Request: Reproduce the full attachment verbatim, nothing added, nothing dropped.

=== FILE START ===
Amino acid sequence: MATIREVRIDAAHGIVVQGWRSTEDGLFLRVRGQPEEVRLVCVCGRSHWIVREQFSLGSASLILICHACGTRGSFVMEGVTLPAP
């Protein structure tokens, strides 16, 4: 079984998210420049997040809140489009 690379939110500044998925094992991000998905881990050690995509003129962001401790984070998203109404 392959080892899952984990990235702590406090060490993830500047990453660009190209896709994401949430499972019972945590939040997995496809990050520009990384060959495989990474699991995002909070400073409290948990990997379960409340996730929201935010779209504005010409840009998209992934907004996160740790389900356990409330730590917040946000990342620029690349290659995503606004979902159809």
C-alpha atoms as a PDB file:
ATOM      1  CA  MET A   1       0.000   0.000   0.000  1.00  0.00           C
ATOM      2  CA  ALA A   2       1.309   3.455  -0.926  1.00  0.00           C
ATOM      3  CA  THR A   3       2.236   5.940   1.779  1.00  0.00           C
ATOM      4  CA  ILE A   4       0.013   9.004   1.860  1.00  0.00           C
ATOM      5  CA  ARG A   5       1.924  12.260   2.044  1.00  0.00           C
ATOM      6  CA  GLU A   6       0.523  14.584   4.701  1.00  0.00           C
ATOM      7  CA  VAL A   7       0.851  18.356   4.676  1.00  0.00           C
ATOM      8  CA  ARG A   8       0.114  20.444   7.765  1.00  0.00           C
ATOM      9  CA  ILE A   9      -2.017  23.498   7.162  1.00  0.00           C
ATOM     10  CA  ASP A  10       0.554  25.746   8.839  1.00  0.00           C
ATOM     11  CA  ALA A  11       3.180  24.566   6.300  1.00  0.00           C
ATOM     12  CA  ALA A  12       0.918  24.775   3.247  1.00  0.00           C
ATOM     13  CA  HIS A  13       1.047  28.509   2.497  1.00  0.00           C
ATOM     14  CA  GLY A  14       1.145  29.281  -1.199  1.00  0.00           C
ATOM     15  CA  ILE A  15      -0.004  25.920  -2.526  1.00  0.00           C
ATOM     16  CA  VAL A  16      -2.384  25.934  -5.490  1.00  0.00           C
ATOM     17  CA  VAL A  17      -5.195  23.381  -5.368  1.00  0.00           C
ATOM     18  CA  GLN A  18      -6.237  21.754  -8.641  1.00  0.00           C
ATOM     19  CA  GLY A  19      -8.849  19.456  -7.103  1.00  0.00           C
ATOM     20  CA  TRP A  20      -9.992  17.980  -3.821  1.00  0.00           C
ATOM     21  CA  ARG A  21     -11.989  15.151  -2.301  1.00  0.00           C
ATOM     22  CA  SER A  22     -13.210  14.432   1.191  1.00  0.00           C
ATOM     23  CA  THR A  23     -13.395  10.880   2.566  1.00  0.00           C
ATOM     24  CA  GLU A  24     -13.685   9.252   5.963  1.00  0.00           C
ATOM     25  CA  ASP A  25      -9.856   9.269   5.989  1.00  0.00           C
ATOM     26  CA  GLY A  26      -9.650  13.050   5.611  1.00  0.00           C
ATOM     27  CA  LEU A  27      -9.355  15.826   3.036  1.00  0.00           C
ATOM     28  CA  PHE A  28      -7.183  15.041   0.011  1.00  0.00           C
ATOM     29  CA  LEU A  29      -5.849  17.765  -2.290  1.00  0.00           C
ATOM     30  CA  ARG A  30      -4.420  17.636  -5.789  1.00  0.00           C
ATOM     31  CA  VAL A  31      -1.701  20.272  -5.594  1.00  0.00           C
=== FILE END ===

Amino acid sequence: MATIREVRIDAAHGIVVQGWRSTEDGLFLRVRGQPEEVRLVCVCGRSHWIVREQFSLGSASLILICHACGTRGSFVMEGVTLPAP
């Protein structure tokens, strides 16, 4: 079984998210420049997040809140489009 690379939110500044998925094992991000998905881990050690995509003129962001401790984070998203109404 392959080892899952984990990235702590406090060490993830500047990453660009190209896709994401949430499972019972945590939040997995496809990050520009990384060959495989990474699991995002909070400073409290948990990997379960409340996730929201935010779209504005010409840009998209992934907004996160740790389900356990409330730590917040946000990342620029690349290659995503606004979902159809």
C-alpha atoms as a PDB file:
ATOM      1  CA  MET A   1       0.000   0.000   0.000  1.00  0.00           C
ATOM      2  CA  ALA A   2       1.309   3.455  -0.926  1.00  0.00           C
ATOM      3  CA  THR A   3       2.236   5.940   1.779  1.00  0.00           C
ATOM      4  CA  ILE A   4       0.013   9.004   1.860  1.00  0.00           C
ATOM      5  CA  ARG A   5       1.924  12.260   2.044  1.00  0.00           C
ATOM      6  CA  GLU A   6       0.523  14.584   4.701  1.00  0.00           C
ATOM      7  CA  VAL A   7       0.851  18.356   4.676  1.00  0.00           C
ATOM      8  CA  ARG A   8       0.114  20.444   7.765  1.00  0.00           C
ATOM      9  CA  ILE A   9      -2.017  23.498   7.162  1.00  0.00           C
ATOM     10  CA  ASP A  10       0.554  25.746   8.839  1.00  0.00           C
ATOM     11  CA  ALA A  11       3.180  24.566   6.300  1.00  0.00           C
ATOM     12  CA  ALA A  12       0.918  24.775   3.247  1.00  0.00           C
ATOM     13  CA  HIS A  13       1.047  28.509   2.497  1.00  0.00           C
ATOM     14  CA  GLY A  14       1.145  29.281  -1.199  1.00  0.00           C
ATOM     15  CA  ILE A  15      -0.004  25.920  -2.526  1.00  0.00           C
ATOM     16  CA  VAL A  16      -2.384  25.934  -5.490  1.00  0.00           C
ATOM     17  CA  VAL A  17      -5.195  23.381  -5.368  1.00  0.00           C
ATOM     18  CA  GLN A  18      -6.237  21.754  -8.641  1.00  0.00           C
ATOM     19  CA  GLY A  19      -8.849  19.456  -7.103  1.00  0.00           C
ATOM     20  CA  TRP A  20      -9.992  17.980  -3.821  1.00  0.00           C
ATOM     21  CA  ARG A  21     -11.989  15.151  -2.301  1.00  0.00           C
ATOM     22  CA  SER A  22     -13.210  14.432   1.191  1.00  0.00           C
ATOM     23  CA  THR A  23     -13.395  10.880   2.566  1.00  0.00           C
ATOM     24  CA  GLU A  24     -13.685   9.252   5.963  1.00  0.00           C
ATOM     25  CA  ASP A  25      -9.856   9.269   5.989  1.00  0.00           C
ATOM     26  CA  GLY A  26      -9.650  13.050   5.611  1.00  0.00           C
ATOM     27  CA  LEU A  27      -9.355  15.826   3.036  1.00  0.00           C
ATOM     28  CA  PHE A  28      -7.183  15.041   0.011  1.00  0.00           C
ATOM     29  CA  LEU A  29      -5.849  17.765  -2.290  1.00  0.00           C
ATOM     30  CA  ARG A  30      -4.420  17.636  -5.789  1.00  0.00           C
ATOM     31  CA  VAL A  31      -1.701  20.272  -5.594  1.00  0.00           C